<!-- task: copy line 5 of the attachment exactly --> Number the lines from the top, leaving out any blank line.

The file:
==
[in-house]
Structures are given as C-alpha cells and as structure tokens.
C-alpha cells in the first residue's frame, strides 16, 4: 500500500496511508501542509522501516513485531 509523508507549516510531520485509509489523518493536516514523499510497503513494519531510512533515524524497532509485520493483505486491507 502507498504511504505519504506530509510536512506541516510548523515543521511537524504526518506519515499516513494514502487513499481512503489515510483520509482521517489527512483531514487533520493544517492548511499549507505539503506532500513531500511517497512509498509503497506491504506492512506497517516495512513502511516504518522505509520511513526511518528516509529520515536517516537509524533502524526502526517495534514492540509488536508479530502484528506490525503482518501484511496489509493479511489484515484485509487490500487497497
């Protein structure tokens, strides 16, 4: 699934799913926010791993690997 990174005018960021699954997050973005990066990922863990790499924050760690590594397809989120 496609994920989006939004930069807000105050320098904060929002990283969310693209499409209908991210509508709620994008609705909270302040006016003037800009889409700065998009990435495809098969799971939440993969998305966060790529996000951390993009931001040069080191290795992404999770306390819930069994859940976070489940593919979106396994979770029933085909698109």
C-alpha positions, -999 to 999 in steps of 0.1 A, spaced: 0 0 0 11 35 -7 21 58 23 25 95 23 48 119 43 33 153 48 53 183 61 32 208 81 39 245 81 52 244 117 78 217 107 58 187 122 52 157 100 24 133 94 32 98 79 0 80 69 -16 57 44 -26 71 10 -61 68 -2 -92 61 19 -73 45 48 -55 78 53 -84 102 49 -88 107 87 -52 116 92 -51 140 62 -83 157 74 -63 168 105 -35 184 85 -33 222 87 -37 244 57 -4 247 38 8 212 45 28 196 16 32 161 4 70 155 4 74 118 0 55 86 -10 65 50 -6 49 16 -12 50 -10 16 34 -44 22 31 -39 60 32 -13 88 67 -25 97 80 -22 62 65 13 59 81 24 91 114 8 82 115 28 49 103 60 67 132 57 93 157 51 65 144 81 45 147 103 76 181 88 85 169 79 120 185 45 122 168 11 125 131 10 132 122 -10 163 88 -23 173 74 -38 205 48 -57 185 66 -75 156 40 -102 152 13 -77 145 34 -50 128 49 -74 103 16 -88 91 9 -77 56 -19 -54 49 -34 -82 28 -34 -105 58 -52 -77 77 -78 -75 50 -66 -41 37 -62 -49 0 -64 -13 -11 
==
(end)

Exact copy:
C-alpha positions, -999 to 999 in steps of 0.1 A, spaced: 0 0 0 11 35 -7 21 58 23 25 95 23 48 119 43 33 153 48 53 183 61 32 208 81 39 245 81 52 244 117 78 217 107 58 187 122 52 157 100 24 133 94 32 98 79 0 80 69 -16 57 44 -26 71 10 -61 68 -2 -92 61 19 -73 45 48 -55 78 53 -84 102 49 -88 107 87 -52 116 92 -51 140 62 -83 157 74 -63 168 105 -35 184 85 -33 222 87 -37 244 57 -4 247 38 8 212 45 28 196 16 32 161 4 70 155 4 74 118 0 55 86 -10 65 50 -6 49 16 -12 50 -10 16 34 -44 22 31 -39 60 32 -13 88 67 -25 97 80 -22 62 65 13 59 81 24 91 114 8 82 115 28 49 103 60 67 132 57 93 157 51 65 144 81 45 147 103 76 181 88 85 169 79 120 185 45 122 168 11 125 131 10 132 122 -10 163 88 -23 173 74 -38 205 48 -57 185 66 -75 156 40 -102 152 13 -77 145 34 -50 128 49 -74 103 16 -88 91 9 -77 56 -19 -54 49 -34 -82 28 -34 -105 58 -52 -77 77 -78 -75 50 -66 -41 37 -62 -49 0 -64 -13 -11 